The court feared in part that openly would affect Breivik to talk more about politics than about the acts he has committed….
Because of very great public interest, has a total Norwegian press corps asked Oslo District Court if you send the greater part of the July 22 trial, than is normal in major criminal cases.
Also defending Geir Lippestad have requested the most transparency on behalf of his client.
The terrorist suspect 33-year-old has even asked for minimal restrictions on filming during the trial because he wants to reach out to as many people as possible.
In her statement writes Judge Wenche Elisabeth Arntzen, among other things:
“The court believes there is a real danger that the defendant’s testimony would be affected if the broadcast, directly or edited broadcasts. One explanation for the open camera will be able to contribute to turning the focus away from the actions he is accused of, and against his ideological and political message….”
General secretary, Nils E. Øy, in the Norwegian Editors’ Association is disappointed with the decision of the court, and alerts rematch. Friday it was investigated whether the decision from the Oslo District Court could be appealed to the Court of Appeal.
It was unclear whether there was such a possibility, but likely to appeal court to make a decision on this issue within a few days, said.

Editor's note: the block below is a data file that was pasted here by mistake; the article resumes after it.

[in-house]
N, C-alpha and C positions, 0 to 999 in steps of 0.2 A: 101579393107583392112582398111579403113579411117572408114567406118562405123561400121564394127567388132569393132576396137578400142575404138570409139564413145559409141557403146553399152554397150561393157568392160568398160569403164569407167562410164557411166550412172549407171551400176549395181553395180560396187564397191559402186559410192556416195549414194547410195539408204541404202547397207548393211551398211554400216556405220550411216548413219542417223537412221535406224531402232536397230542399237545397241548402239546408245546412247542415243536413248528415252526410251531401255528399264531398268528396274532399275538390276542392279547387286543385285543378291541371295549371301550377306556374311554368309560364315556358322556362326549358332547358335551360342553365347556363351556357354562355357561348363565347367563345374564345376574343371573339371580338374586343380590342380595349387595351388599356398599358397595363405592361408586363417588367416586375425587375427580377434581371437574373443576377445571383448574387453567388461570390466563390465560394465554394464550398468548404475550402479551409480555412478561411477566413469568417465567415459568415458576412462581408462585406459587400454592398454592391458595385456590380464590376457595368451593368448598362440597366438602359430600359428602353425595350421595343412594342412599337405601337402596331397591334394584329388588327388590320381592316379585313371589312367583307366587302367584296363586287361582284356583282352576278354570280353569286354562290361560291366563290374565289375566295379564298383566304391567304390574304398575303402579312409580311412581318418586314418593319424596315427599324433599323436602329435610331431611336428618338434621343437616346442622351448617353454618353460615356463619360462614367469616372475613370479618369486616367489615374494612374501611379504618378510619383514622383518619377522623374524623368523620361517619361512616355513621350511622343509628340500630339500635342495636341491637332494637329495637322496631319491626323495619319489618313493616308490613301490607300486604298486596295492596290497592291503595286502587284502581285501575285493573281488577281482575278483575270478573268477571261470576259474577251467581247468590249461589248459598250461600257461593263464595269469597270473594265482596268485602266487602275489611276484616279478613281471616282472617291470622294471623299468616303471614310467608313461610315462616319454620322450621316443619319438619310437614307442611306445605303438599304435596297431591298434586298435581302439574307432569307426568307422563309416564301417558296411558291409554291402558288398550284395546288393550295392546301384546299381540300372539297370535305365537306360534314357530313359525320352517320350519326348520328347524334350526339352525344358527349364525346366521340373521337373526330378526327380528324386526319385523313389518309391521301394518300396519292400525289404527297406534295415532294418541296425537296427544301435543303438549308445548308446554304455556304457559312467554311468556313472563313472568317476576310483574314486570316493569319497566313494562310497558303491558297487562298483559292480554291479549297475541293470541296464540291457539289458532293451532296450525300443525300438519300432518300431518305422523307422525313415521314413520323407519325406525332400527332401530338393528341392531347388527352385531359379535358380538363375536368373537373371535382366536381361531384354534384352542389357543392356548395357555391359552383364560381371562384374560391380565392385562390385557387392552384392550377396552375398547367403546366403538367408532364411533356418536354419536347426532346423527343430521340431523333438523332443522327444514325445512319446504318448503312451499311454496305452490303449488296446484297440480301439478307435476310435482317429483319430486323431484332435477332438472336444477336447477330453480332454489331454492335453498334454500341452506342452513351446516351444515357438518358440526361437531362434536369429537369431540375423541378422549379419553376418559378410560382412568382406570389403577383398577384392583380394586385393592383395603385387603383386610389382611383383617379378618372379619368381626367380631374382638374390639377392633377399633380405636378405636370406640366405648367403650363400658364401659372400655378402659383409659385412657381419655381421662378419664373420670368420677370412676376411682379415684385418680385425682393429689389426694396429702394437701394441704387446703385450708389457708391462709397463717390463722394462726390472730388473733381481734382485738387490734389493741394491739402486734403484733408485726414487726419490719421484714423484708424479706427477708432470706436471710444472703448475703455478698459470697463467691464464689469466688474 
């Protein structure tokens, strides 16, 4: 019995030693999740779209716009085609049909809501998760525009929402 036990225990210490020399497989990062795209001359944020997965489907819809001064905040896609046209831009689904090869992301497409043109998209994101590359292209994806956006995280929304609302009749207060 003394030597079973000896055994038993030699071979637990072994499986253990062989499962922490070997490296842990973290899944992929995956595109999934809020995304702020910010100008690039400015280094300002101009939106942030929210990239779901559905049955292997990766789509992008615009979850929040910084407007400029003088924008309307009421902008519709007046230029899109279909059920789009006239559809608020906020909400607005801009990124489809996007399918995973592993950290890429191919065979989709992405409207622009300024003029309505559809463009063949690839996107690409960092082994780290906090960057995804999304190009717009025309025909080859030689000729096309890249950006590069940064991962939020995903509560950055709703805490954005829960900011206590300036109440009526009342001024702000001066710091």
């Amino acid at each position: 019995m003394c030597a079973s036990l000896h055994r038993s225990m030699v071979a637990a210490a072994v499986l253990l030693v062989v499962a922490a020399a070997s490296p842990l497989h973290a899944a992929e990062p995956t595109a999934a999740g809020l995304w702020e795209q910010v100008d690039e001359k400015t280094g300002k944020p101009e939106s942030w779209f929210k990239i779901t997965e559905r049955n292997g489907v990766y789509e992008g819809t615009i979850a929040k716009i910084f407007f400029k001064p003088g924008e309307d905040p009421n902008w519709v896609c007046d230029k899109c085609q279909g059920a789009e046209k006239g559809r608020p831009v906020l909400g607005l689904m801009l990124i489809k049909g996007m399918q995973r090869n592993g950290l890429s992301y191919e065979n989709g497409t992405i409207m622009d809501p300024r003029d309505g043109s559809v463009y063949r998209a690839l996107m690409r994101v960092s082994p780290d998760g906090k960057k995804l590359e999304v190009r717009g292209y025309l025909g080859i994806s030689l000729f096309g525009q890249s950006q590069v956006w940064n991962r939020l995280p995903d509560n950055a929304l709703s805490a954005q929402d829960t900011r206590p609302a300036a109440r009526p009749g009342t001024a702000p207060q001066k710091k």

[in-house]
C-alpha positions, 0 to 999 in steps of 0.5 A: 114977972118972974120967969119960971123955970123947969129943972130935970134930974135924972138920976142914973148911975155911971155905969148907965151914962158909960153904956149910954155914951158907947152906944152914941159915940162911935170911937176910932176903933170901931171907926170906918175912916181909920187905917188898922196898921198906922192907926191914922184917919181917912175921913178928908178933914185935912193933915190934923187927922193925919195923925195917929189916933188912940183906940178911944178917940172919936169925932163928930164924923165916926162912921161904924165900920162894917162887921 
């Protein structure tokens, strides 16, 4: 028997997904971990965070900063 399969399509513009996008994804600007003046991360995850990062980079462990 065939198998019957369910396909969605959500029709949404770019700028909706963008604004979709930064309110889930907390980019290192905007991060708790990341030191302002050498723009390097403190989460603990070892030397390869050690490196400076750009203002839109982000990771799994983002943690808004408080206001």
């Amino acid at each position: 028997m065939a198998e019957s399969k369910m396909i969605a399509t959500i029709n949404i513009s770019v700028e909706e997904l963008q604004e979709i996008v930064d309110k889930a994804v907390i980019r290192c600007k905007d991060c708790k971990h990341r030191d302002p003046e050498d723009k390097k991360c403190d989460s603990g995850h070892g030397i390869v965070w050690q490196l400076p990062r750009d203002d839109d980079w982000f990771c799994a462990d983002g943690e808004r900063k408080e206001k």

Original article: Får ikke filme Breivik i retten
Rematch on televised Breivik
The judges in the case of terrorism fears that Anders Breivik Behring will testify differently in court if what he says will be broadcast in the media….
Chairman Nils Øy in the Norwegian Editors’ Association is disappointed with the decision of the court. The main argument of the judges for denying the transfer is that they will not give Breivik a soapbox for his ideology, experience Øy as an admission of failure from the judges. He says it is their job to keep Breivik to issue and cancel his explanation if he tries to talk about something else.
“Here we are facing the trials for perhaps the worst crime in historical time in Norway, said Øy to emphasize the importance of the case….”
Original article: Omkamp om TV-overført Breivik